"Ah, she was very brave, my love." His mama eased him back down into the folds of the nest and tickled the frilly gills behind his ears. He giggled and squirmed. "She followed the ship, and squeezed through the tiniest porthole and inside the stinking hull. Then she hid 'til sunset. Do you know why?"

"Of course I do." Raef proudly recited something he'd recently learned. "If on land at sunrise or sundown, merfolk can harbor the power of the changing orbs to shift into human form. To return to their mer bodies, they must be back in the sea at the same enchanted moments." Raef looked forward to trying this when he was older, although he'd been told it could be painful and must be timed carefully.

"Well remembered," said his mother, and Raef grinned. "So at sunset, the little mermaid shifted. Once her gills had vanished and her tail had split to become long, graceful legs, she tiptoed through the ship and rescued her prince. Of course, by this late hour, the vile kluggites were intoxicated with rum and most of them had passed out. Together, she and the prince tied them all up with rope so they couldn't escape. Then the mermaid and her love sailed the ship back to the nearest port, where cheers greeted them. The kluggites had been menacing the coast for years. They had stolen much gold and silver from the noble lords and ladies who lived near, so the mermaid and the prince were hailed as saviors."

"Hurrah!" Raef pumped his fist, setting the waters in the cave undulating.

"Even the old king was pleased, because the kluggites had sunk several of his ships. He gave the little mermaid a gift of some clothes spun from pure silver thread. Humans are a strange breed and like to veil even the loveliest bodies with cloth."

Raef frowned. Merfolk enjoyed wearing colored stones and jewelry, but he didn't comprehend clothes. He'd only once stuck his head above the surface of the ocean—where the air felt too light and made him giddy—and hadn't seen any humans yet, let alone this strange custom. He wouldn't let the weirdness spoil the story. "So they lived in happiness forevermore?"

"Ah, the course of true love never flows quite so easily." She sighed wistfully, the gentle sound mingling with the chatty pips and clicks of some dolphins swimming nearby. "You see, even clad in her new finery, the little mermaid couldn't stay in her human form for long. We need the water, Raef—it's vital to our blood. The magic that sustains our shift into human forms only lasts a little while. We must go back to the sea regularly, breathe the salt waters in our gills, or we will wither and fade like old, dried seaweed. But now, the prince was a hero, and the king begged him to come back to court, tempting him with many titles and riches. And the court was far, far away from the sea."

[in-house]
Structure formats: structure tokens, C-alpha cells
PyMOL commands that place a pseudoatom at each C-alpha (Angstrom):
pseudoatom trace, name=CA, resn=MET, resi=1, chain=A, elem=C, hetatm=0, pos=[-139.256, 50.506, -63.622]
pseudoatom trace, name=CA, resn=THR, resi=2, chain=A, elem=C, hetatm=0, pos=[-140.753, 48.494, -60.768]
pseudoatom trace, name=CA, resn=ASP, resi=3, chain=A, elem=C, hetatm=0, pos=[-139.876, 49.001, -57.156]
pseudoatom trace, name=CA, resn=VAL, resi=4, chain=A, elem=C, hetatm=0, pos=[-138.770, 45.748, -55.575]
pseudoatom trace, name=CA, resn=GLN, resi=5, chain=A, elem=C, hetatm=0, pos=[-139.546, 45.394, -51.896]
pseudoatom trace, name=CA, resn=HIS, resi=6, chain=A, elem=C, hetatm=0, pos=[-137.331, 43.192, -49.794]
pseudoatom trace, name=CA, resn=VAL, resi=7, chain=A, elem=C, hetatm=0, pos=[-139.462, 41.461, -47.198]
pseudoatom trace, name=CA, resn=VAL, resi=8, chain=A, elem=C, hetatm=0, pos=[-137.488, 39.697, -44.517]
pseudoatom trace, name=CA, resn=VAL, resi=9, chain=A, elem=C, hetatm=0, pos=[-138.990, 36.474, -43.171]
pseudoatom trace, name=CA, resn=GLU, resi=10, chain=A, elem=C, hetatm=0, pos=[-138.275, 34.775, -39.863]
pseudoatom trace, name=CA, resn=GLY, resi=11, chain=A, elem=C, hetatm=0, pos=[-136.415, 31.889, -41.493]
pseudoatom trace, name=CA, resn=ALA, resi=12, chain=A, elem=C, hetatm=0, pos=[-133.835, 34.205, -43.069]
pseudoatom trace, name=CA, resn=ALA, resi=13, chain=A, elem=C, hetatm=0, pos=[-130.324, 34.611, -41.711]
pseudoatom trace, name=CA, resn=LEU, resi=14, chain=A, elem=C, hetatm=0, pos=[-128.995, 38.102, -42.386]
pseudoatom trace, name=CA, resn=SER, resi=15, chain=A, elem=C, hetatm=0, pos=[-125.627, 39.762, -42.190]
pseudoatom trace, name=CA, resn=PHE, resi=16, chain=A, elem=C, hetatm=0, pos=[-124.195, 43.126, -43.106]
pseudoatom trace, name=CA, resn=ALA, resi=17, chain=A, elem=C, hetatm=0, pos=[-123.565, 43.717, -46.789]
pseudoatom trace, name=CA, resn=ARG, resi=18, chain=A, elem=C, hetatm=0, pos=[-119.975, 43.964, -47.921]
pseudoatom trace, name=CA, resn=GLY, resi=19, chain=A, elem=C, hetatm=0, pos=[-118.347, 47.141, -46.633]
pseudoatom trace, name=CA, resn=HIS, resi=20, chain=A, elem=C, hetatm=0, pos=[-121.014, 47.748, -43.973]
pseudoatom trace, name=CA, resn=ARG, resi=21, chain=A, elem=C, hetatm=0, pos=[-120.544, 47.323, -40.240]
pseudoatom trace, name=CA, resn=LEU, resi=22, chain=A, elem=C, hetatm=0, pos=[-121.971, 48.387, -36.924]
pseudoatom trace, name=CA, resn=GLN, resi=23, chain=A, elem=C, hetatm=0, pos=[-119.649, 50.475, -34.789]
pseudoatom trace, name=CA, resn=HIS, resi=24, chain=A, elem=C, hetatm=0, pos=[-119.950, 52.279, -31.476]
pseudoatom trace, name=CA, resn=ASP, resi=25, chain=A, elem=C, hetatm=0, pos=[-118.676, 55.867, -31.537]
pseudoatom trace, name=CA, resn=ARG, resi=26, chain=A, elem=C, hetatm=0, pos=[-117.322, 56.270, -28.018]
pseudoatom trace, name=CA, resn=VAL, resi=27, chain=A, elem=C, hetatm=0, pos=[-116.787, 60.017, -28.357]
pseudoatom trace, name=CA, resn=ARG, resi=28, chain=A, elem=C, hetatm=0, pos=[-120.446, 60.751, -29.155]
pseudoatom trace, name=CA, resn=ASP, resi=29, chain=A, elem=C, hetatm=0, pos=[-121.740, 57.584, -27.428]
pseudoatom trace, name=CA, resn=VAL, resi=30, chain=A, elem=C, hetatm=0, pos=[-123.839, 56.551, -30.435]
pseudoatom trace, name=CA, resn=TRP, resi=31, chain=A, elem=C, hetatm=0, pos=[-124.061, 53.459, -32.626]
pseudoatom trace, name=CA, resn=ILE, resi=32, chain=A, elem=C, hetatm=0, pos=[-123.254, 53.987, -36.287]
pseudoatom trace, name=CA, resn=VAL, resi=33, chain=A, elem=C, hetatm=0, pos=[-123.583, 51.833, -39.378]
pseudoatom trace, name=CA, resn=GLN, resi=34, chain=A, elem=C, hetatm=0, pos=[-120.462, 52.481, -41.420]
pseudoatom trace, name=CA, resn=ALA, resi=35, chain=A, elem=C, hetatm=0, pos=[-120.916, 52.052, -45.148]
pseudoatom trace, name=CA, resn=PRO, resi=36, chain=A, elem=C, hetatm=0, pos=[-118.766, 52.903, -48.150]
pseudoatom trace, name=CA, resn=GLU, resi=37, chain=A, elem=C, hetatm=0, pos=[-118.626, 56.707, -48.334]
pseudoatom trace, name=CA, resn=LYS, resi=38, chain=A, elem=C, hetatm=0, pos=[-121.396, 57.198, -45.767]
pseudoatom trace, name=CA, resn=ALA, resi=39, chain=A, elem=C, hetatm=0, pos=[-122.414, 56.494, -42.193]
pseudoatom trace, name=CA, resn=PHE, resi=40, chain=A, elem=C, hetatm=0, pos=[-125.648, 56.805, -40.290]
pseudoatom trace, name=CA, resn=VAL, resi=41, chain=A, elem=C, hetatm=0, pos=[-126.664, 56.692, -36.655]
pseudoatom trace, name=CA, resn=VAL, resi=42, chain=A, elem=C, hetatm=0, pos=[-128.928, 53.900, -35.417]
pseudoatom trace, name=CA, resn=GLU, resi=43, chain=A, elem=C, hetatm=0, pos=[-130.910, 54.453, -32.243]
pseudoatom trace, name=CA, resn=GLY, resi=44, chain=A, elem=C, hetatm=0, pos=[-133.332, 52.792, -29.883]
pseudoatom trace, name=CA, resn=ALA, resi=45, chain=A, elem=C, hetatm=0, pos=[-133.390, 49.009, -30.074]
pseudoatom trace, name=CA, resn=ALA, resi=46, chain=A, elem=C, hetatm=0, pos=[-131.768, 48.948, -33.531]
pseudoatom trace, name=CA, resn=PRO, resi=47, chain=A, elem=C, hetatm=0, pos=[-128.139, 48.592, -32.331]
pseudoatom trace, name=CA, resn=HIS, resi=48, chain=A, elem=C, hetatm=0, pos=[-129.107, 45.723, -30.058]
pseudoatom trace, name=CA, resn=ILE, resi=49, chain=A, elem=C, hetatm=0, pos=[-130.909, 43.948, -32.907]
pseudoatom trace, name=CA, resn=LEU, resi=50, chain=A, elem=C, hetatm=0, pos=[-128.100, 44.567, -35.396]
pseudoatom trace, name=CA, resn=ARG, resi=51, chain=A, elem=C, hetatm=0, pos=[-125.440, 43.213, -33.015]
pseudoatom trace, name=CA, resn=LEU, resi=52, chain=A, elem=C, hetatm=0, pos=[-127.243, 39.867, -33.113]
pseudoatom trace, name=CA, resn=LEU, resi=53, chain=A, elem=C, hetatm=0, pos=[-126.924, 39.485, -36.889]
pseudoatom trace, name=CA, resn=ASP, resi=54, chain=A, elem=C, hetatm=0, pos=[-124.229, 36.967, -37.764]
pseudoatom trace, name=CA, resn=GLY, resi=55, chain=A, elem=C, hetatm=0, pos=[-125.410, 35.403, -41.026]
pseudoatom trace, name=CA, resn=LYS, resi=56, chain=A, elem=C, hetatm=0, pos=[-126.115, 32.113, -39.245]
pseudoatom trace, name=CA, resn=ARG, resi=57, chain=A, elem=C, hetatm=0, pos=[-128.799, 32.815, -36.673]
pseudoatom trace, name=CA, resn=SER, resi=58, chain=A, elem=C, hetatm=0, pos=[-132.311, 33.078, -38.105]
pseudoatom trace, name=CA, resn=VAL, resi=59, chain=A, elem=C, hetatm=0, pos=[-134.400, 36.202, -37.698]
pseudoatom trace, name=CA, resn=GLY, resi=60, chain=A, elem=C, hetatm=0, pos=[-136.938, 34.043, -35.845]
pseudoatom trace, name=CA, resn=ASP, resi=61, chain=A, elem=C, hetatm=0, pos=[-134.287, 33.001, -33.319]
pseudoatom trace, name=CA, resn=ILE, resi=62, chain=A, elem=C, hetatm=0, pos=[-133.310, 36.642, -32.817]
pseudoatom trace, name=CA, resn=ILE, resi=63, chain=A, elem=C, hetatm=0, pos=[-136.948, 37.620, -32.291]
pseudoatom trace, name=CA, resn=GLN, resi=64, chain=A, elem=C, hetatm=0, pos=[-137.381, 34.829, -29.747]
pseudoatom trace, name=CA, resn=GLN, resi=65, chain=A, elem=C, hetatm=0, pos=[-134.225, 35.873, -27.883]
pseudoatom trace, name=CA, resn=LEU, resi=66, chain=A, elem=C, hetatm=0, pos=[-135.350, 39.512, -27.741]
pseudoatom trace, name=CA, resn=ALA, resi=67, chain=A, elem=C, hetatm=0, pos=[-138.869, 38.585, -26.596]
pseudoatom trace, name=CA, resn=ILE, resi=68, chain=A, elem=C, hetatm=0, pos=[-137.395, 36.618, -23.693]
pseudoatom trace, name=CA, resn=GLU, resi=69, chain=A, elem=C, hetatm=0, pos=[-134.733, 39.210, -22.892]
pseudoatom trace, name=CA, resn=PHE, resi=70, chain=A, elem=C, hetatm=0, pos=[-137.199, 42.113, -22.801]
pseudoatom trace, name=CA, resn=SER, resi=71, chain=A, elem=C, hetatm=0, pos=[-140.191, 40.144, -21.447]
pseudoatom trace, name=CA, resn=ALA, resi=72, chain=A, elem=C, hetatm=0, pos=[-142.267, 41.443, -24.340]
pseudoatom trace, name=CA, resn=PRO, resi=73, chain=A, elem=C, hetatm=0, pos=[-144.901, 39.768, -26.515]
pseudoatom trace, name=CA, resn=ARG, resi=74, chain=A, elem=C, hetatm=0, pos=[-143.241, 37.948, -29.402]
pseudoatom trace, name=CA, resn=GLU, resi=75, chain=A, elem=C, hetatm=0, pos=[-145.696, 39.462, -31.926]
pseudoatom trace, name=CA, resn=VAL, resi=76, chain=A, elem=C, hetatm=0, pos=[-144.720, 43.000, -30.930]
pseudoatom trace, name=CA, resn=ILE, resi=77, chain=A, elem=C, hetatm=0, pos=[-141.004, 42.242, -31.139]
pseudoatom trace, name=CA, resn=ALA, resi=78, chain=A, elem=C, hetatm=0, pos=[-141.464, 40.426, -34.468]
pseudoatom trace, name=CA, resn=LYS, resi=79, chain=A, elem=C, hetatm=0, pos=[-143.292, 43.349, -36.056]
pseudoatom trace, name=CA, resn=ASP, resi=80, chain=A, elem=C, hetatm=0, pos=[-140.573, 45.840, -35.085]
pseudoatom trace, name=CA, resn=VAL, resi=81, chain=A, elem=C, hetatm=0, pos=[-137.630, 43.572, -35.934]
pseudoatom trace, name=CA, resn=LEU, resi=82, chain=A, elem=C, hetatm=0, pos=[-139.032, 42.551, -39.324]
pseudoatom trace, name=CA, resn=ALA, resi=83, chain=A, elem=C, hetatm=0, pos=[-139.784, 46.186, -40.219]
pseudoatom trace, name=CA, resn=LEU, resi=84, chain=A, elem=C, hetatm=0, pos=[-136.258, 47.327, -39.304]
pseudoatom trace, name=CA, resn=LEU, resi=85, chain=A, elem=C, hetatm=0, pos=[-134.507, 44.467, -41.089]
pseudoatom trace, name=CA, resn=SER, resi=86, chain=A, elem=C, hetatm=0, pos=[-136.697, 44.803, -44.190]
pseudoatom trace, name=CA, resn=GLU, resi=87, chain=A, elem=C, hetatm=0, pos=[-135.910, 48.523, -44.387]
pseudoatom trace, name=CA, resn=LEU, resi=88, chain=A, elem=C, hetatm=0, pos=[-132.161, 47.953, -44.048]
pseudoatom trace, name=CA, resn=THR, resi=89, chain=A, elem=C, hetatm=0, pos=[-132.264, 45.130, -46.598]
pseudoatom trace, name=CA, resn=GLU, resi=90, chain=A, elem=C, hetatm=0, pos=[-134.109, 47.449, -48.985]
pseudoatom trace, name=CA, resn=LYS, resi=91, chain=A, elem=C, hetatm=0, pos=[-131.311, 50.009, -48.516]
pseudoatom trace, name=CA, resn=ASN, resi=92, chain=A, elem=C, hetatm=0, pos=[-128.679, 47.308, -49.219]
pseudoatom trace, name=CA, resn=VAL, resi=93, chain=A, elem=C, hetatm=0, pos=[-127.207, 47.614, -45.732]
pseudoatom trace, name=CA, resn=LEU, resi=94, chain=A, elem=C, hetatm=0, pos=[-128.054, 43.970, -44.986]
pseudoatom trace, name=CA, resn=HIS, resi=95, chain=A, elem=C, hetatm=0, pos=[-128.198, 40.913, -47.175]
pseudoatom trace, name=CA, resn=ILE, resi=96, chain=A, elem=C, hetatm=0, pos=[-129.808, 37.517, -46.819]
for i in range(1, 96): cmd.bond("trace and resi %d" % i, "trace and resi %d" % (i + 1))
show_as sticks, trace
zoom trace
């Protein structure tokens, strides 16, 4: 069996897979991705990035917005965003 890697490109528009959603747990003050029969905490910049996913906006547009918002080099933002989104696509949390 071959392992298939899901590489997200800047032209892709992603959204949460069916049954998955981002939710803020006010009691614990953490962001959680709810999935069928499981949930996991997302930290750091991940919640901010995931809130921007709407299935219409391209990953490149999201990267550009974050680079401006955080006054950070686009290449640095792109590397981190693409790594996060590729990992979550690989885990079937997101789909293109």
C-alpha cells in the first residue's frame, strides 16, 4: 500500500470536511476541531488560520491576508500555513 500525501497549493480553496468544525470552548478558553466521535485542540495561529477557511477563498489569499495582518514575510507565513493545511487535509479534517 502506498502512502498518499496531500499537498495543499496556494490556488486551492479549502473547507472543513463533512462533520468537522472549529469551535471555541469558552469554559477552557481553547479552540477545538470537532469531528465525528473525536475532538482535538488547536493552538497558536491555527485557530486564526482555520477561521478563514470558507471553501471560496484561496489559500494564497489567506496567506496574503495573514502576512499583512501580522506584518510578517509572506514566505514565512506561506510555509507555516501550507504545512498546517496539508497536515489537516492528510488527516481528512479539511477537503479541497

Raef bit his lip. It was late, and weariness crept through him, making him desperate for his happy ending. "Did he leave the little mermaid?"

"For a while, he did. But he pined for her 'til he could perform his courtly duties no more. He gave up all ambition at court and returned to the sea. He built a beautiful castle on the edge of the beach, so he and his love could always be together."

"Was the castle built of gold?" asked Raef.

"Pure gold, my love. It glittered in the sunshine, which shone on them every day."

"I'm glad," said Raef, but his joy at the happy ending proved short-lived. While his mother offered a tremulous smile, he sensed pain beneath it, and that made him sad too.

She lay down beside him in their nest and pulled him tight against her breast, stroking his back. He didn't like to ask why she was melancholy, but he guessed. When Mama was sad, she usually was remembering his father, who Raef had never known. He'd died before Raef was born, the victim of an unfortunate encounter with a giant squid.

"Mama," he said quietly. He wound his baby fishtail, which was still translucent, about her grown-up silvery one, hoping to offer some comfort. "Why don't you go seek a handsome prince to make you happy?"

"Because I gave my heart to a fellow mer," she whispered, her caresses growing fretful. "And I'll never give it twice. But you… you must seek your heart's desire, Raef. You must find the one who makes you happy and be with them always… for me."

"All right," murmured Raef, determination swelling. He fantasized of such an adventure every day. "I will go seek my handsome prince as soon as I can, I swear it."

"Oh, darling!" Raef was surprised to hear his mother giggle. "You mean your beautiful princess?"

"No," said Raef, bewildered. "I want to rescue a handsome prince like the little mermaid did in the story. I